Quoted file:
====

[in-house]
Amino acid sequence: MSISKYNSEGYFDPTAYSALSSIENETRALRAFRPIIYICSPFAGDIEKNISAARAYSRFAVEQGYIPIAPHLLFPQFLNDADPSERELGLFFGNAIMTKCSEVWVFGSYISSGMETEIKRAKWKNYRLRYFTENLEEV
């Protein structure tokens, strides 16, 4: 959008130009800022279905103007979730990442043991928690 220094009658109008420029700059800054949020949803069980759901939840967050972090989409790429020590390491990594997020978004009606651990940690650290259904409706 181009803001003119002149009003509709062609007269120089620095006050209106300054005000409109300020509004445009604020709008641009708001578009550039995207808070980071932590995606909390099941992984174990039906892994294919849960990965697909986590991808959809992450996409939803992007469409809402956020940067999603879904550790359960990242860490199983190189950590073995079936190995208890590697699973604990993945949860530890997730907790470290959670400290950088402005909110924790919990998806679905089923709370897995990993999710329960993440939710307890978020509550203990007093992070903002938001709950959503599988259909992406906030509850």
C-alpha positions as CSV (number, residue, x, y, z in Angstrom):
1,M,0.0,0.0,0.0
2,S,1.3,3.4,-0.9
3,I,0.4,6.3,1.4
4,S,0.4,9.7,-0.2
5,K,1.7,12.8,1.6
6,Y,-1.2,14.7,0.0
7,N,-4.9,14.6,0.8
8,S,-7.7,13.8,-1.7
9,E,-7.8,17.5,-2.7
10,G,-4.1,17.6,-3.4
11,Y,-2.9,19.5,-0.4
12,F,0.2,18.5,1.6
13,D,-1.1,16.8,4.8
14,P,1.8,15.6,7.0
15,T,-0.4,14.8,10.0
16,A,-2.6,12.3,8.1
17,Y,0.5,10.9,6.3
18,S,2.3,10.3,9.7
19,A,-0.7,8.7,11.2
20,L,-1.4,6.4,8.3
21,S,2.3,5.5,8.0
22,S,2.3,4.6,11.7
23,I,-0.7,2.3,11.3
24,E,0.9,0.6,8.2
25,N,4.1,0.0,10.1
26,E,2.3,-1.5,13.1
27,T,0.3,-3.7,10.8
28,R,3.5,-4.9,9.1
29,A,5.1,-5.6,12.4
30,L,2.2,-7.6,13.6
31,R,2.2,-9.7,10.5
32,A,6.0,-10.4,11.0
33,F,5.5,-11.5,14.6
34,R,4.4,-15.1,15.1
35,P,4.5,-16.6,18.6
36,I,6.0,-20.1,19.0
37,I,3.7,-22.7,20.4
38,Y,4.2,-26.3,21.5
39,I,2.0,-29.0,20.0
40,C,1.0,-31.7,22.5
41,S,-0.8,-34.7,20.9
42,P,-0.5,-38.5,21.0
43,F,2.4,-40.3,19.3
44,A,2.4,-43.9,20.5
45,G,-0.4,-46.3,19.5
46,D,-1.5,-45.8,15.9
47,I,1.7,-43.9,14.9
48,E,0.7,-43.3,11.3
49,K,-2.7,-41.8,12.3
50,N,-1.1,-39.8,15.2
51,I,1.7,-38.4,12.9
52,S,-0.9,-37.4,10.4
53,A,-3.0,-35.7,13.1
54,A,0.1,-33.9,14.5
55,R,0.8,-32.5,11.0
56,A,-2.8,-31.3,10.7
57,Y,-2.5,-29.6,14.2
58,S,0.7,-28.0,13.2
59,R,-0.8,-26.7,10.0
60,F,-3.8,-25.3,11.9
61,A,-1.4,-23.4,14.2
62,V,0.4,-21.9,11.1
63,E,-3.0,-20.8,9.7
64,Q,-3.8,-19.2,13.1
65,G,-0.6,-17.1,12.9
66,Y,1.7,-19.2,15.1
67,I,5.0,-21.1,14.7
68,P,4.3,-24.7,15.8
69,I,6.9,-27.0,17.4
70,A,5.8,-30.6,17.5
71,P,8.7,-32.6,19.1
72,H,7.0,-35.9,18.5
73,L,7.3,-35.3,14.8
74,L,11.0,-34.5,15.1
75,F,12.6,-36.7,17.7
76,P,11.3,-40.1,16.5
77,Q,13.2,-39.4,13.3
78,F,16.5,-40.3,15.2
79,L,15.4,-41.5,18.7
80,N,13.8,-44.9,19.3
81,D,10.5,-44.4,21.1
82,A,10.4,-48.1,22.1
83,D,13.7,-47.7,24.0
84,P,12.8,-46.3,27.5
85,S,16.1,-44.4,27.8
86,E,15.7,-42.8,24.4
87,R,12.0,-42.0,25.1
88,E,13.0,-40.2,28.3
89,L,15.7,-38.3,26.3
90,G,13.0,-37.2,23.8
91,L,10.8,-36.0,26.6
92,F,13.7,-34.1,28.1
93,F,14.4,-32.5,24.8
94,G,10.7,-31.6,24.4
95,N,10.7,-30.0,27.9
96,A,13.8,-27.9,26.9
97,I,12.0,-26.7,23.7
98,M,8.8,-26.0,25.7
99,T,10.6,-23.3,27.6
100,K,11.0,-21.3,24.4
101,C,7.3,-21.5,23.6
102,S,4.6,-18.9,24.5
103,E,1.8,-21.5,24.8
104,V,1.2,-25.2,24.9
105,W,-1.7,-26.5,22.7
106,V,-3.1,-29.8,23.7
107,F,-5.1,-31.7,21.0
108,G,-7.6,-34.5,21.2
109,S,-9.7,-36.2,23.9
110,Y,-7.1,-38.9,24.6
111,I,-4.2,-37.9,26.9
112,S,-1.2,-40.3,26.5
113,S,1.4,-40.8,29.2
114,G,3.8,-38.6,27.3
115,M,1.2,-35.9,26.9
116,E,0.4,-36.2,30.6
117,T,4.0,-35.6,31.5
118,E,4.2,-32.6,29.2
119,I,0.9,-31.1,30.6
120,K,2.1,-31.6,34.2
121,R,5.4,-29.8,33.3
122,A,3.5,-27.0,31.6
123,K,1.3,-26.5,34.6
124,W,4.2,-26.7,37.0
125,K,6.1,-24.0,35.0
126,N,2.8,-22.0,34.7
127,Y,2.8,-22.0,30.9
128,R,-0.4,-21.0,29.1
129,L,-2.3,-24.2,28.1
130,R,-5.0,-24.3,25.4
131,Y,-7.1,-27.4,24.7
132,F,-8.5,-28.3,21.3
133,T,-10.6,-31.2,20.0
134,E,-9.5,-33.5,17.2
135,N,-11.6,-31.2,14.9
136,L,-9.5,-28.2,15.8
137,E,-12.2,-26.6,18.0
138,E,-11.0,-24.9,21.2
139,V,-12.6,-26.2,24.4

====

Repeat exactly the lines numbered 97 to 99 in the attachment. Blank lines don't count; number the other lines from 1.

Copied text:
93,F,14.4,-32.5,24.8
94,G,10.7,-31.6,24.4
95,N,10.7,-30.0,27.9